Trucks, Traffic & Safety

Gary S. Vasilash

“Sin ¼ biXin þ ein ð1Þ
where Sin is the function that determines the probability of
discrete outcome i for crash observation n, Xin is a vector
of measurable characteristics (highway geometric features,
environmental conditions, driver characteristics,
etc.) that determine the injury severity for crash n, bi is a
vector of estimable coefficients, and ein is an error term
accounting for unobserved effects influencing the injury
severity of crash n.”

That is from “Identifying the factors contributing to the severity of truck-involved crashes” by Chunjiao Dong, Stephen H. Richards, Baoshan Huang & Ximiao Jiang, which appears in the International Journal of Injury Control and Safety Promotion.


No, we don’t know what that equation means, nor can we follow many of the others that are found within the paper.

But there are some things that we do get.  Like that trucks (i.e., gross vehicle weight >10,000 lb) carry 70.7% of all freight in the U.S. by value, 68.8% by weight, and 39.8% by ton miles.  Or that trucks are essential for the flow of goods.

However, while trucks constitute just 4% of all of the registered vehicles in the U.S., and travel 8% of the total miles driven on public roads, they are, according to the authors, “involved in 11% of all passenger vehicle occupant deaths and 70% of those killed were riding in passenger vehicles at the times; an additional 14% were on foot or bicycles.”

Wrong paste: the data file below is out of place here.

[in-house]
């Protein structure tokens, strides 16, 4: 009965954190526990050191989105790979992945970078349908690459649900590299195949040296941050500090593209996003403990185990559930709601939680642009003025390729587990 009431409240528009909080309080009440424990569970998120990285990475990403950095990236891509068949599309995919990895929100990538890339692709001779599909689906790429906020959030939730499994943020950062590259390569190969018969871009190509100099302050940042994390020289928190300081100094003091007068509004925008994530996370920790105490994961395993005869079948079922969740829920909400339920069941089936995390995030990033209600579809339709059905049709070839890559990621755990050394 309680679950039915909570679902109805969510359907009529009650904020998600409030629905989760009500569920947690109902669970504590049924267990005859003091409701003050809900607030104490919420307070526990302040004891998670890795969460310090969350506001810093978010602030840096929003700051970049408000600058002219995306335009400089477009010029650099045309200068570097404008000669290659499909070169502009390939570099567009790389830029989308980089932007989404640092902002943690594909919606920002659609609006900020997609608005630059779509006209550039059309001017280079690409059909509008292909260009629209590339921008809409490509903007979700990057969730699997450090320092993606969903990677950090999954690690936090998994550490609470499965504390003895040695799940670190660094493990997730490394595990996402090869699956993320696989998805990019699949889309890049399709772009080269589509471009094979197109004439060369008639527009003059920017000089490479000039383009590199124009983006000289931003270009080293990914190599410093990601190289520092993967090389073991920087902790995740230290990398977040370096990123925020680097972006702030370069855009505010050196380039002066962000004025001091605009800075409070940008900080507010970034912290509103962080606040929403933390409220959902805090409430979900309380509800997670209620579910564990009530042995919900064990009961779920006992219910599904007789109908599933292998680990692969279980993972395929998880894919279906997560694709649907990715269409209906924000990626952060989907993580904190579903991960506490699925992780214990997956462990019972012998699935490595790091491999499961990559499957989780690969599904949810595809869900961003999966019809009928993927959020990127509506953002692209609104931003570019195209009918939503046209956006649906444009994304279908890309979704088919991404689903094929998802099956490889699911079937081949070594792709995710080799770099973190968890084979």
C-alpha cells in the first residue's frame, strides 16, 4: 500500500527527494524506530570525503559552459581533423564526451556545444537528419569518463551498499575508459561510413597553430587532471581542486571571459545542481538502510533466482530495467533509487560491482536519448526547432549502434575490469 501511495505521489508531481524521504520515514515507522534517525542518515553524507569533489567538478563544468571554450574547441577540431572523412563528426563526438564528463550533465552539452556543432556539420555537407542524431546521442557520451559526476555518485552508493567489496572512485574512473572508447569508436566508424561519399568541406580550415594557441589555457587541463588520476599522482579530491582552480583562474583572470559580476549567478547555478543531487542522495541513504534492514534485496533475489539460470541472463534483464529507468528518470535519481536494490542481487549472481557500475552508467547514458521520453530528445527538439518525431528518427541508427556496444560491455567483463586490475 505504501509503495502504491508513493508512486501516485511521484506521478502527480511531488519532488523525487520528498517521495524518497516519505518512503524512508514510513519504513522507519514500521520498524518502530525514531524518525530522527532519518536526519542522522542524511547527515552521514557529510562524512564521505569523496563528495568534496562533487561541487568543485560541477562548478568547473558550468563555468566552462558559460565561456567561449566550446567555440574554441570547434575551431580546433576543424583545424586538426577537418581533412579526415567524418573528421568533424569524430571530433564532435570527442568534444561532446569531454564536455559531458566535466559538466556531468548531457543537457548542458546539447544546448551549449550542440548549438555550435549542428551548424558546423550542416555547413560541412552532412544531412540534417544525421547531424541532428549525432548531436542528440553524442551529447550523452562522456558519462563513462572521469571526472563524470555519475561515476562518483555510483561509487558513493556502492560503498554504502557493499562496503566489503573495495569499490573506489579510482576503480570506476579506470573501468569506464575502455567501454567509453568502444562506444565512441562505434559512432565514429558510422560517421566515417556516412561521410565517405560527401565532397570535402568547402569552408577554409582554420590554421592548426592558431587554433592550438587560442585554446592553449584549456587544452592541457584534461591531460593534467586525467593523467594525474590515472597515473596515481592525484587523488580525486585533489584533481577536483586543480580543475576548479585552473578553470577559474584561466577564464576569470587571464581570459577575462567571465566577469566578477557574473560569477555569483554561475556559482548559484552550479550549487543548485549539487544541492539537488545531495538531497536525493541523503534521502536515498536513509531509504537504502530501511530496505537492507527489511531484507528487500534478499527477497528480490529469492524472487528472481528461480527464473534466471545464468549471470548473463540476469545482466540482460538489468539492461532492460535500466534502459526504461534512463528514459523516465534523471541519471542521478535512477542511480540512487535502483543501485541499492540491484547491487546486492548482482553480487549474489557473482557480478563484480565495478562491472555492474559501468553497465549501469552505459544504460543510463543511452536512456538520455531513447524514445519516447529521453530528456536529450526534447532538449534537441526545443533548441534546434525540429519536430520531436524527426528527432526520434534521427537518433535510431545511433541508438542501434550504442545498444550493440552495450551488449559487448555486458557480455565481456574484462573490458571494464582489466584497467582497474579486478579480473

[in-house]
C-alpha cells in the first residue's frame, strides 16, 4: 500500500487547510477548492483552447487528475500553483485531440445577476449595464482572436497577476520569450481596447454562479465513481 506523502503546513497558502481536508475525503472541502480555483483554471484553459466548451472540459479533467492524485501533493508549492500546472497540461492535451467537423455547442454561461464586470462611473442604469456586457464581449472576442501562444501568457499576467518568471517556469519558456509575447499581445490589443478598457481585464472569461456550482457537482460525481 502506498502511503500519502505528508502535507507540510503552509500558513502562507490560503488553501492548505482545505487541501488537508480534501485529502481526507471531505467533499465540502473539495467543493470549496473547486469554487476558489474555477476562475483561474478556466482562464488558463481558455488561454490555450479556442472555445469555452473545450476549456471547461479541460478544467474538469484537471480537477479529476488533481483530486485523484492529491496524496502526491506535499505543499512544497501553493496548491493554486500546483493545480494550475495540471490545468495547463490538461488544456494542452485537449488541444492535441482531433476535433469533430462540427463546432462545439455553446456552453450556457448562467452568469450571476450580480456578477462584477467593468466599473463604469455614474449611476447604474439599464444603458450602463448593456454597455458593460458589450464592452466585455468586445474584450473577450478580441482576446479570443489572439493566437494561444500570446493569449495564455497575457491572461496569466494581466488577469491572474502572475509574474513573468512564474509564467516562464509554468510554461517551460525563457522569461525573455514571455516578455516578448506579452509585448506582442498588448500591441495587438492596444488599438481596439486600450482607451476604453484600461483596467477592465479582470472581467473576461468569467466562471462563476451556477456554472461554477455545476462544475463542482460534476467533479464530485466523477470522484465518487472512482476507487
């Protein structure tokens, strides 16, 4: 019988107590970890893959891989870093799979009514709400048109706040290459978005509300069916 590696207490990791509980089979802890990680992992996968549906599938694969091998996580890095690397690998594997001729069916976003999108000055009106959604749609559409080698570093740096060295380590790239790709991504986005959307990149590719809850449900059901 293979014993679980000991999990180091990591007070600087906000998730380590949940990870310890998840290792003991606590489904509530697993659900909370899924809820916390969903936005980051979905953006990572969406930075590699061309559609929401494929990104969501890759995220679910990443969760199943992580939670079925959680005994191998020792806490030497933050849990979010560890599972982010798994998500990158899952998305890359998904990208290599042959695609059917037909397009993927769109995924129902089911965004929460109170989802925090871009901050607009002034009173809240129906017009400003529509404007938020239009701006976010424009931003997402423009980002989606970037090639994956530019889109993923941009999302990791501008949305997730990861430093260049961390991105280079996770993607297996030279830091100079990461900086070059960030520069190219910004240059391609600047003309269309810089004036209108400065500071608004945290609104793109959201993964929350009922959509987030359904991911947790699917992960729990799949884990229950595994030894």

We don’t even want to think of the consequences of those pedestrians or bicyclists tangling with a a >10,000-lb GVW vehicle.

So what do we know from this rigorously detailed paper?

That trucks are essential for the transport of goods.

That trucks can be disproportionately dangerous/fatal when it comes to accidents.

But one finding was rather surprising, and should be taken into account when on the road: “Truck-involved crashes on the roadway with lower traffic volume noticeably increased the probability of fatality.”  That’s right: the less traffic on the road, the greater the likelihood that a fatality will occur as a consequence of an accident with a truck.  Why?  The authors posit that when there is less traffic, speeds go up, and as speeds go up, the physics can lead to fatalities.

And as much of the U.S. is experiencing snow, ice and cold weather, know that the authors found that weather plays a roll in truck-related fatalities.

Whether you’re in a truck or a car, walking or on a bike, be careful out there.